Casper: EDF is a good example of abject laziness in designing achievements, but I don’t quite recognize the issue with online dependency and I am not familiar with your Vampire Rain example. Truth be told, online achievements are always a risk, but the same goes for online games in general. Once companies cease to care, the game is dead whether it has achievements or not.
There is also no written rule that achievements should just be empty rewards. I used to hunt achievements in Halo 3 to get an exclusive armor set, weapons in Team Fortress 2 used to be bound to achievements before loot boxes took hold, World of Warcraft gave you all kinds of nifty surprises. Incidentally, back in the old days when such things were special rewards and secrets, I wouldn’t have cared much. Our achievement systems form an additional layer that unites accomplishments across countless games and lets you boast about the stupid outfits you unlocked or the special run you completed without having to get someone to come over and fire up new game+ to show them.
The fact that we’re seeing less fun costumes, less overpowered weapons, and less bonus stuff in general is to blame on shifting priorities on the side of developers and publishers. I was fine with getting achievements to unlock new weapons in Team Fortress 2. I didn’t ask to have my Steam inventory flooded with 20 pages of lootboxes.
Stian: Does it work if there are servers made by outside sources? I would point at the Quake titles for strong online-capabilities, but that is probably a whole other story that I am honestly not too familiar with. To be honest, I can definitely see the issue here. While I do not mind lootboxes as long as this is advertised within a game’s design (UNLIKE Crash Team Racing Nitro Fueled), this is all relegated to general luck, how much money you got to burn, hours of grinding, or all three combined.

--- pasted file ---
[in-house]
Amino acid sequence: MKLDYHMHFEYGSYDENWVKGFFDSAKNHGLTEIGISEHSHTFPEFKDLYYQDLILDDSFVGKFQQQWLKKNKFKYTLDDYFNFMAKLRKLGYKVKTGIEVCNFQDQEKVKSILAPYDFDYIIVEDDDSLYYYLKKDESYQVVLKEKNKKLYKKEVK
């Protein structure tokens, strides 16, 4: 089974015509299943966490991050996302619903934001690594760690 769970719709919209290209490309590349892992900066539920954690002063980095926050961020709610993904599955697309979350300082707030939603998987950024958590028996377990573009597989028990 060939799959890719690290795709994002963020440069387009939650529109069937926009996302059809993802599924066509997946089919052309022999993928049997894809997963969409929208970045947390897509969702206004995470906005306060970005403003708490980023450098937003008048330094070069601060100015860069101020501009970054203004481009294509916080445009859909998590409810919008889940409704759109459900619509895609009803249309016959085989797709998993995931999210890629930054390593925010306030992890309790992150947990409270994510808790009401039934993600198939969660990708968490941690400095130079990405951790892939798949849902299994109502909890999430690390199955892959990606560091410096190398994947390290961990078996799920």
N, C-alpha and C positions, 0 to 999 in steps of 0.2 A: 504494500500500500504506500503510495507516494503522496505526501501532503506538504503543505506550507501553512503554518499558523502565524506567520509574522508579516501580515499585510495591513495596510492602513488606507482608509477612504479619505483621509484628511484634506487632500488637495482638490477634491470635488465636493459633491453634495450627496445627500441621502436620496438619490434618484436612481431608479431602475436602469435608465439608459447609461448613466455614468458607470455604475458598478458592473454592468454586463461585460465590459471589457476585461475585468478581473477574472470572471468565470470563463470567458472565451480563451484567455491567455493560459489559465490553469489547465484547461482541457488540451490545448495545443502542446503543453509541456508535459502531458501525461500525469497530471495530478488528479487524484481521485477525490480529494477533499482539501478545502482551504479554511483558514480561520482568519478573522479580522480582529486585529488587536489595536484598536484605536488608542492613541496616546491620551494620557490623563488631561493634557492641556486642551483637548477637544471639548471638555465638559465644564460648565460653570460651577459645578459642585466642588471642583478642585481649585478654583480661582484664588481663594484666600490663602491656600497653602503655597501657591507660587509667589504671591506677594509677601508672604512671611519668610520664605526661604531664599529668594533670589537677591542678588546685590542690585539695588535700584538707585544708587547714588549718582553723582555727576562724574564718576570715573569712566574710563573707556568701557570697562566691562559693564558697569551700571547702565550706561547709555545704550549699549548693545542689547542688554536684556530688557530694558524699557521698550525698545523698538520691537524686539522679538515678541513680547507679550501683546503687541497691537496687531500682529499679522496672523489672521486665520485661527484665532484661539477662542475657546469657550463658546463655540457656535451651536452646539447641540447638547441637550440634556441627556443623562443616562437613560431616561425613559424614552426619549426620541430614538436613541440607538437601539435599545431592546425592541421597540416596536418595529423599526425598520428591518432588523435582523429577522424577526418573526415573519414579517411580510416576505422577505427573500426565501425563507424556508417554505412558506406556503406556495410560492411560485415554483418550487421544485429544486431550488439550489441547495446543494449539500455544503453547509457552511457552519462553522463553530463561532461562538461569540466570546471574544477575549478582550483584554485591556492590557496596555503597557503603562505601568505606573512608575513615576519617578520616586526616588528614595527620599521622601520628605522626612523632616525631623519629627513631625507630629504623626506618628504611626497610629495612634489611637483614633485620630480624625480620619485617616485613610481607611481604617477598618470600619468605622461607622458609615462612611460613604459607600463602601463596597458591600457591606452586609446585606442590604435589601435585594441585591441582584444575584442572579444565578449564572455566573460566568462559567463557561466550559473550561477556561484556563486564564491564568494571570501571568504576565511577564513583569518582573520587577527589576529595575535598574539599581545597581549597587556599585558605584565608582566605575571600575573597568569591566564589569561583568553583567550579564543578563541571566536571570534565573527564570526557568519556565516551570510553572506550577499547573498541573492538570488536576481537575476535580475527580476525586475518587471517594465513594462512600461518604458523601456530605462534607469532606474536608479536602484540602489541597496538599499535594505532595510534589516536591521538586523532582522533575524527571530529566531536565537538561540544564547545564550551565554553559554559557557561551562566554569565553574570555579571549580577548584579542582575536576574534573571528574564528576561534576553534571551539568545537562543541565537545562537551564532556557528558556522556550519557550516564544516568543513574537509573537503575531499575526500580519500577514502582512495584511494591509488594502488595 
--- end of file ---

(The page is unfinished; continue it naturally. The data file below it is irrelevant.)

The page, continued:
Luckily, it seems to get shun on more and more if a game has it, as there are no skills involved to get one. While it still will be here, it is a more impressive feat to see people working towards a clear goal. So in this regard, I can see achievements being a nice reminder of actively doing something interesting in order to achieve something. Be it playing a game with limitations, or exploring odd secrets. I still do believe the game itself should be able to elaborate and hint you on these ideas, but maybe this is a nice stepping-stone that will be a reminder of those who truly ventured beyond just starting up a game.
Besides, there is a mute-button for the pling. So I could always ignore the achievements and play the game just because it is fun.
Casper: If I am to admit one thing, it would be that achievement systems are not always easy to ignore. An opt-in feature would be ideal, as is the case with Paradox games where you only get achievements when playing in the Ironman mode that disables save-scumming. Somebody can put in thousands of hours and never see that seductive alert that they unlocked an achievement.
Because, if you get one of them, a type of people will want all of them. I have certainly found myself frustrated with games where a final achievement was unavailable, be it because the game bugged out, an online mode was now deserted, or it was just too hard or tedious. I once vowed that I would get platinum on every game I bought for the PS3, which is fortunately a mindset I quickly abandoned. Others may not be able to do so.
Still, I wouldn’t want to rob such die-hards of their well-deserved reward at the end. Gaming is already amazing, but how cool is it to check the achievements you got on a favorite game of yours and seeing just how few people managed the same?